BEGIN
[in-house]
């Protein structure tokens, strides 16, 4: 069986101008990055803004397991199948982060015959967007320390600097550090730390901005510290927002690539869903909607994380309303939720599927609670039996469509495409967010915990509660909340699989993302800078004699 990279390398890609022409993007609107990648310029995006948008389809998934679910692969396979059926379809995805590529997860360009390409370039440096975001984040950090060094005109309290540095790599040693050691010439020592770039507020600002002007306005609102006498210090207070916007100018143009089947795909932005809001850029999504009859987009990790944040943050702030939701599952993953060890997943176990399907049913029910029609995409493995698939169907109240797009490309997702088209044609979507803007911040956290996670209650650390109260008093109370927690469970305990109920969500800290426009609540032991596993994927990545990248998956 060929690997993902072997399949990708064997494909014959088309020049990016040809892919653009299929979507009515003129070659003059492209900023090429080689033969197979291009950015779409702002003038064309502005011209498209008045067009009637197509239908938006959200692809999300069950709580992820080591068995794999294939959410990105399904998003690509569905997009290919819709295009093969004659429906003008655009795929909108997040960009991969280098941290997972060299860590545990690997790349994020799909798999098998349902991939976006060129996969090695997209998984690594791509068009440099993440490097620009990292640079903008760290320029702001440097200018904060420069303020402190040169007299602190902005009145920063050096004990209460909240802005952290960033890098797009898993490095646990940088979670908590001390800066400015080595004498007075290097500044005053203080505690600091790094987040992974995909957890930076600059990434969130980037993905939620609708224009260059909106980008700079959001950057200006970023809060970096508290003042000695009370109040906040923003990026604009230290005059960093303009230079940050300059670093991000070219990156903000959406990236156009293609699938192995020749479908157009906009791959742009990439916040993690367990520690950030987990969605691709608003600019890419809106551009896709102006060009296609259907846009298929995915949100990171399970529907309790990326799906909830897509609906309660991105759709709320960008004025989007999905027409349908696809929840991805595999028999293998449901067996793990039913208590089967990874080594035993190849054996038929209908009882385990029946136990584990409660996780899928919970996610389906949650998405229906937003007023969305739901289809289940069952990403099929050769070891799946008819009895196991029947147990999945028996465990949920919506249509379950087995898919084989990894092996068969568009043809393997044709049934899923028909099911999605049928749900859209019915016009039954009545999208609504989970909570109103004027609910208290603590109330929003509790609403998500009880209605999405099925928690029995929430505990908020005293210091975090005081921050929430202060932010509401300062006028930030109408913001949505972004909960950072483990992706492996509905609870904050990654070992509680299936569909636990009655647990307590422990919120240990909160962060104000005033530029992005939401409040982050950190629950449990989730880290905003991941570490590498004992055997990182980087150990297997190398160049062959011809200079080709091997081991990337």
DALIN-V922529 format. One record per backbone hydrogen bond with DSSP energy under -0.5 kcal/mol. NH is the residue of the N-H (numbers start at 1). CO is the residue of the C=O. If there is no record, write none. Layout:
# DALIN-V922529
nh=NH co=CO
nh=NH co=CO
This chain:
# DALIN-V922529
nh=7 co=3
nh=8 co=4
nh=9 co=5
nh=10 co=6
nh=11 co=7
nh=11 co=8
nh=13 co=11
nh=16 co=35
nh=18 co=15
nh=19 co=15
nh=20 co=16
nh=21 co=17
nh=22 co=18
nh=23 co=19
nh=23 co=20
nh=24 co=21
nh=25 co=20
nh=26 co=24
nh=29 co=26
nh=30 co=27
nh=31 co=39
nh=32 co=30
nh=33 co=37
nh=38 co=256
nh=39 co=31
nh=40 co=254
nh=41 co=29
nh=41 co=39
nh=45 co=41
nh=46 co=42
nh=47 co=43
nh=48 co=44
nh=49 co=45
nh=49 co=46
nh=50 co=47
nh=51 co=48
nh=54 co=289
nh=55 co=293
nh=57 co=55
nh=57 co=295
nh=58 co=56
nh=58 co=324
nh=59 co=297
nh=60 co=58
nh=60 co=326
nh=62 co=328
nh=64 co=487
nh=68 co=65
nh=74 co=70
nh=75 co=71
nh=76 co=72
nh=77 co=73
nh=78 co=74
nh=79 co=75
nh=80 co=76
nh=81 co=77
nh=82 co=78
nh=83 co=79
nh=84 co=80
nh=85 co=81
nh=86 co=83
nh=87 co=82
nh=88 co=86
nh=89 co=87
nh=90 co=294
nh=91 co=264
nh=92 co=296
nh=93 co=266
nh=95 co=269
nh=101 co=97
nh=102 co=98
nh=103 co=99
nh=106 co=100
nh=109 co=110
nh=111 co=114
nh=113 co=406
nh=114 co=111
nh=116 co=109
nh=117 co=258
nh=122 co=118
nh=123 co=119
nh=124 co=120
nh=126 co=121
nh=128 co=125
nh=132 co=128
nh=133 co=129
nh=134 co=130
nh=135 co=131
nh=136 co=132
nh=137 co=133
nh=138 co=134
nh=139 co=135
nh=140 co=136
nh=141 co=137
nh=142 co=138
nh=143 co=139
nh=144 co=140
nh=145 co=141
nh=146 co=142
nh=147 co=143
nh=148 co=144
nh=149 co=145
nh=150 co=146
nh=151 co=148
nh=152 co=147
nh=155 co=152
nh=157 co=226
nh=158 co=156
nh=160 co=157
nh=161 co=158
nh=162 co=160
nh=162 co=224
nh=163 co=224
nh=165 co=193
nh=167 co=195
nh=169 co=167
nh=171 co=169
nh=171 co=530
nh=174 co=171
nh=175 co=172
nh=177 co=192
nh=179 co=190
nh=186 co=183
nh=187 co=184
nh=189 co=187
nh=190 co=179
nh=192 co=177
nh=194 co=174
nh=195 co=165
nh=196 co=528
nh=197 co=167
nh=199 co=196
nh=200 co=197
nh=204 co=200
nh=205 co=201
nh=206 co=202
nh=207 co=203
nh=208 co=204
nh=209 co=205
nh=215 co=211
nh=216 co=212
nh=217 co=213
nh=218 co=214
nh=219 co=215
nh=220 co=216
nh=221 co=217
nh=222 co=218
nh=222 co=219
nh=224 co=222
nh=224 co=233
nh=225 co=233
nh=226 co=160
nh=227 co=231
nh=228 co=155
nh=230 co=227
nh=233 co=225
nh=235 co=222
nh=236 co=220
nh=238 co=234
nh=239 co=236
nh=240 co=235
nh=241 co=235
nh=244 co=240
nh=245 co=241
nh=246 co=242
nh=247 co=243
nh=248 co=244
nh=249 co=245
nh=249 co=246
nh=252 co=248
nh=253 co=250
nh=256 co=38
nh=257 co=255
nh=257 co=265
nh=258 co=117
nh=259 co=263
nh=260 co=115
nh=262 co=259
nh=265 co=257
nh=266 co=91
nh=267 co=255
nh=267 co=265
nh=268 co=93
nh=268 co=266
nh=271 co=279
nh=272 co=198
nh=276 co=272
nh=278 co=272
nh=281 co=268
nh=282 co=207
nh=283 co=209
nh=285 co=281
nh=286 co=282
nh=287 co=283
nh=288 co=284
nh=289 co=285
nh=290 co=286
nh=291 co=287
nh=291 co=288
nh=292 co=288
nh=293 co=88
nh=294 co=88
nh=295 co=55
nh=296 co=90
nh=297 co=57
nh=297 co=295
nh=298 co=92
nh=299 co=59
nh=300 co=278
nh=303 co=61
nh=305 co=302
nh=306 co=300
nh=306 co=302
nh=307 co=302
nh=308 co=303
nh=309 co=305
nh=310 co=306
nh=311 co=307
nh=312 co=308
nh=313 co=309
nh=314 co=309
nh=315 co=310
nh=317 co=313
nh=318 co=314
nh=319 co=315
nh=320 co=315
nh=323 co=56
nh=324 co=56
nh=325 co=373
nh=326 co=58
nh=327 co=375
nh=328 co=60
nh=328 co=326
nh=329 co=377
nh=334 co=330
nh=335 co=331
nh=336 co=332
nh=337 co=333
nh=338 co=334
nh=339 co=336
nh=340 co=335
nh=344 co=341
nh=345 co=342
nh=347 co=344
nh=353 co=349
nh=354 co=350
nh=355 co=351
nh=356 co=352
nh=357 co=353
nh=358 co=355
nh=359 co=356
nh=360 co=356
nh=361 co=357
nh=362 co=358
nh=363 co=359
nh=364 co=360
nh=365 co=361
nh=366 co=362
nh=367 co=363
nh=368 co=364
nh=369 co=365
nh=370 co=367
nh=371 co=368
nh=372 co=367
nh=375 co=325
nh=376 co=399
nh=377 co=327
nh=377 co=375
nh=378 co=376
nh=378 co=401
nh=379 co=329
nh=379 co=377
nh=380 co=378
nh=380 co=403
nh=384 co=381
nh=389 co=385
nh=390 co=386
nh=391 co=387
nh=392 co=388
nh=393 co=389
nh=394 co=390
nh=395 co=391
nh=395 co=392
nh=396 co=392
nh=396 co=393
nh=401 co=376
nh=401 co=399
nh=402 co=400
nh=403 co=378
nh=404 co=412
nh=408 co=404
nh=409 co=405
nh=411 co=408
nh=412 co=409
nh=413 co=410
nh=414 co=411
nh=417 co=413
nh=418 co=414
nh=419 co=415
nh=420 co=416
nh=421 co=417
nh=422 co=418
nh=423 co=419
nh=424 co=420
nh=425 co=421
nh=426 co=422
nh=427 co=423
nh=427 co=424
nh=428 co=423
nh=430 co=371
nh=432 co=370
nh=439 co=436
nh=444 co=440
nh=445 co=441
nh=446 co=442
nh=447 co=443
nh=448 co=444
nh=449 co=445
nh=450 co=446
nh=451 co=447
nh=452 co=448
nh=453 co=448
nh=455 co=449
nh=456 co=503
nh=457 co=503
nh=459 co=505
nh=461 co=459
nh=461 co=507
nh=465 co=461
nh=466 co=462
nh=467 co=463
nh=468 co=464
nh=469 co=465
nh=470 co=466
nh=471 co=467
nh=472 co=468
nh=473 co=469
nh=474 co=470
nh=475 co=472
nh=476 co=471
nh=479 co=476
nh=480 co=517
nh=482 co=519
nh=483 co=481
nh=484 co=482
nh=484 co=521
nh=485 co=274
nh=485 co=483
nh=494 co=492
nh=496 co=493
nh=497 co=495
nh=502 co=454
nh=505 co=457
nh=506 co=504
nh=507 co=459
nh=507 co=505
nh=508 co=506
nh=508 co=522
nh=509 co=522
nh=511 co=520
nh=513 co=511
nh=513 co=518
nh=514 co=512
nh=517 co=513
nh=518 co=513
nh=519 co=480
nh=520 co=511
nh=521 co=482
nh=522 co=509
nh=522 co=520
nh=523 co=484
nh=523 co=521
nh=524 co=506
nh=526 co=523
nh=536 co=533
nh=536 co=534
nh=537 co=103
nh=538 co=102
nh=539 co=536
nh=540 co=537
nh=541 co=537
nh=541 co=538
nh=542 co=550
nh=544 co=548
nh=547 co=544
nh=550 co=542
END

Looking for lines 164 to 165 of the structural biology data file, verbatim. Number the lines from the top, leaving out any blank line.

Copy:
nh=233 co=225
nh=235 co=222